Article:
There’s a couple of things I’d like to say. And a few things I really can’t. First of all, I’m prouder of this show and the people I worked with on it than I can express in words, monkey noises, or hyroglyphics. I believe this has been some fairly great TV. And the experience of making it… I’ve had crew members who’ve been working for 20 years say they’ve never worked around such excitement, support and love. You walk on that set, you’re transported. The cast: 9 count ‘em 9 incredibly talented actors who are all decent, wonderful people. This phenomenon cannot be explained by science.
Second of all, don’t think for a second that I have given up on this show. I think it has been mistreated shamefully, but the Fox network has indicated that they would not stand in the way (which they can) of my finding a new home for the show. That’s no easy prospect. But I will do everything in my power, as always, to keep this bird in the air. Of course I’ll post if there’s any news.
But even if the show goes back up elsewhere, I’m going to lose a good portion of my crew. Production will halt, they’ll need to find new jobs. You can’t imagine how that feels. How much they brought to the table, how hard and well they worked. And their Christmas bonus is this. As much as the cast, the staff, and my not so secret lover Minear, I honor those guys, and hope to get them back on board.
So for now, I proudly take my place beside Profit, The Ben Stiller Show, the Tick, and Action. But I won’t rest until I’ve found safe harbour (no, not the Gregory Harrison show) for this vessel.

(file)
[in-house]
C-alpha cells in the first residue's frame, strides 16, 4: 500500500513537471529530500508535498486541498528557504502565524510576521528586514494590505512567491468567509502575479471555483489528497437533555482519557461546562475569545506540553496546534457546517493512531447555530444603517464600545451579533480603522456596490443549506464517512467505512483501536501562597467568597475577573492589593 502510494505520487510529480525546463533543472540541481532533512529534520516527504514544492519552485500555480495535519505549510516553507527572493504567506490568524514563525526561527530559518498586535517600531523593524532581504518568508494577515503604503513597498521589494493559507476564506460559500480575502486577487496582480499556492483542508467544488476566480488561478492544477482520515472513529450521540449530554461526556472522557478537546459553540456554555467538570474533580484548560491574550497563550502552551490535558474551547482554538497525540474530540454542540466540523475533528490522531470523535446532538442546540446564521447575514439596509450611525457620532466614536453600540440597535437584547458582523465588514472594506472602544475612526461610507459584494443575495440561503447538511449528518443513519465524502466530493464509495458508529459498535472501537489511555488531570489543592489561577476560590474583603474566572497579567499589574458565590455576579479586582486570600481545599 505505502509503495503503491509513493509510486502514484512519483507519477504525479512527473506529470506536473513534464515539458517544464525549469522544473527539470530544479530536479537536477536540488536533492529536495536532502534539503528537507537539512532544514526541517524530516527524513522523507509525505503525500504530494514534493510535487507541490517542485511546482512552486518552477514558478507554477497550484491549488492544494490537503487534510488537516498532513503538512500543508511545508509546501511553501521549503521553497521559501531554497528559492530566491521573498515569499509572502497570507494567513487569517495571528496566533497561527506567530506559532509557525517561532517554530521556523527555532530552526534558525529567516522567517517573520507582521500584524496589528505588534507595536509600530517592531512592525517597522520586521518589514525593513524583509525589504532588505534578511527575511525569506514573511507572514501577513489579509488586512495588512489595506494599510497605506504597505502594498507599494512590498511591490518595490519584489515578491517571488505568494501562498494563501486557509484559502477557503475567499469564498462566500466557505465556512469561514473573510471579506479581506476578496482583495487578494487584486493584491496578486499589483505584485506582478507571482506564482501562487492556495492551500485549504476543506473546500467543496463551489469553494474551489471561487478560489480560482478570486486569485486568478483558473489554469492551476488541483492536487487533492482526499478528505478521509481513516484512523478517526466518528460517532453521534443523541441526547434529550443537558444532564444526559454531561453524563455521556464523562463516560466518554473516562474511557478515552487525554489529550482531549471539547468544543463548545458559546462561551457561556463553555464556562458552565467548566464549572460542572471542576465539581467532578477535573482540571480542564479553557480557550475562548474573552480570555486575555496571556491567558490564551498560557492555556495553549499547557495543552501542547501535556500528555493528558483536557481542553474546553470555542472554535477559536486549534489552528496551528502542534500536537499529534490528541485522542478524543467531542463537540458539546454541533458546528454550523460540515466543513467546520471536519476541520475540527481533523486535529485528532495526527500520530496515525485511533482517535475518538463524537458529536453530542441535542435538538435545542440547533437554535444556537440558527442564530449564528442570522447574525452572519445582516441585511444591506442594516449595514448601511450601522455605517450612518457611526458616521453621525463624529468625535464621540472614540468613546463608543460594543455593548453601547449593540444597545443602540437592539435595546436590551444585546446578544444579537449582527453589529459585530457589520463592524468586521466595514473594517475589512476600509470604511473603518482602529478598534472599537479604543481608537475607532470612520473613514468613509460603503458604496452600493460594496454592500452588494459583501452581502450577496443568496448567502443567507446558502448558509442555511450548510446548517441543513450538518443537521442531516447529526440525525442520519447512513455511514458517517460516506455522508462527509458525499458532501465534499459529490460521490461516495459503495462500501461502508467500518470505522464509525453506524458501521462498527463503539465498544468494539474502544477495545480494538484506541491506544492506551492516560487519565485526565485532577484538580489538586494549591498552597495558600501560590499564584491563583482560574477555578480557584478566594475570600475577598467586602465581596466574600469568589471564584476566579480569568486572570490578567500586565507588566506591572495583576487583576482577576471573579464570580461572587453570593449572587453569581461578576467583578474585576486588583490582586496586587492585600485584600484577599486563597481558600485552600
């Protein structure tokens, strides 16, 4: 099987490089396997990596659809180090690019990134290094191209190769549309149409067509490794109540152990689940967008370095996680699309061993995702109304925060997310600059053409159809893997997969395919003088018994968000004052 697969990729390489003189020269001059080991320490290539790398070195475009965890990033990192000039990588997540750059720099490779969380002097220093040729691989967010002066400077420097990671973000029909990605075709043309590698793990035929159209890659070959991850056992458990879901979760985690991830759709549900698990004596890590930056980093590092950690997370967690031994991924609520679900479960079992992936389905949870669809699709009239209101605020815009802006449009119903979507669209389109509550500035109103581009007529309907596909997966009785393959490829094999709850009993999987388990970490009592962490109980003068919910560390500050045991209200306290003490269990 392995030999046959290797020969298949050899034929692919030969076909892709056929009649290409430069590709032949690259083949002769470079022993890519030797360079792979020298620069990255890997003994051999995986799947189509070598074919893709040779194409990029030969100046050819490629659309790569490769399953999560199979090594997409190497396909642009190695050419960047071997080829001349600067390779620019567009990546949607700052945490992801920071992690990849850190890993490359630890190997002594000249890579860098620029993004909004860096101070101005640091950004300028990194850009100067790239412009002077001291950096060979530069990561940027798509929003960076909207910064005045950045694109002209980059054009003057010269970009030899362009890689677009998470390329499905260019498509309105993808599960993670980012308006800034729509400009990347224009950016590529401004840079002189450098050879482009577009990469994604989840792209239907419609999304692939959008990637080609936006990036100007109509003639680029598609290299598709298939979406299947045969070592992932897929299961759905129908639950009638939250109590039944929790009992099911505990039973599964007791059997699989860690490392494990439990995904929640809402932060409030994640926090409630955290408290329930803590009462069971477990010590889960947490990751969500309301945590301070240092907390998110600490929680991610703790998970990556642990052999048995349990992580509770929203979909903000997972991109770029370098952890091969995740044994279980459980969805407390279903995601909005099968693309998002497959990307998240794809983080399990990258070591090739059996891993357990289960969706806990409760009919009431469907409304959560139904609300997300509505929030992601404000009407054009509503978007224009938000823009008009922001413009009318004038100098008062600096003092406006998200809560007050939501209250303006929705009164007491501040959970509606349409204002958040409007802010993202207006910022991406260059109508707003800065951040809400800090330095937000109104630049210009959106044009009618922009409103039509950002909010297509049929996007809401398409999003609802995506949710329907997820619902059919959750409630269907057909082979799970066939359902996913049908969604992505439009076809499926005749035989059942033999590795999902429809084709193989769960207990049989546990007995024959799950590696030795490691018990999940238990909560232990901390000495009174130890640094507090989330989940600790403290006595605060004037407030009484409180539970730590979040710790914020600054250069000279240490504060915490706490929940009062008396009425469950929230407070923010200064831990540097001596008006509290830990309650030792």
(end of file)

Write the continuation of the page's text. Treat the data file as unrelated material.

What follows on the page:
“Whedon has done a lot of shows about magically powerful women and the men who protect them (Buffy had Giles, River had Simon and Mal), which is sweet - hey, at least they aren’t actively seeking to take power away from those women - but also paternalistic and troubling, and in Dollhouse he seems to know and specifically address just how creepy it is. Lots of parallels have been drawn between the “handler,” Boyd, who is a protective father figure to Echo, and Giles, who is a protective father figure to Buffy, and those parallels are correct. However, this time around, Boyd is also directly invested in keeping Echo powerless: he’s the guy in the creepy van, who takes her back to the Dollhouse to have her self taken away once she’s served her purpose, and if she were a whole person, she might not need him at all. The question of whether he loves her enough to help her free herself is continually raised. Paul Ballard, the FBI agent who wants to “save” Echo, is also implicated: a hero, sure, but also weirdly and sexually preoccupied with “saving” a girl he doesn’t know so that she will love him, a person just as involved in projecting his desires onto a blank slate as any Dollhouse client. The show doesn’t steer around that fact. You don’t hate these men - you love them, in fact - but Whedon is far more willing than ever before to implicate them in the oppression that he condemns. He’s toyed with ambiguity and complicity before, but this time around, ambiguity and complicity are what the show is about.”—Tiger Beatdown: Dollhouse, Joss Whedon, and the Strange and Difficult Path of Feminist Dudes: Some Thoughts (via notemily)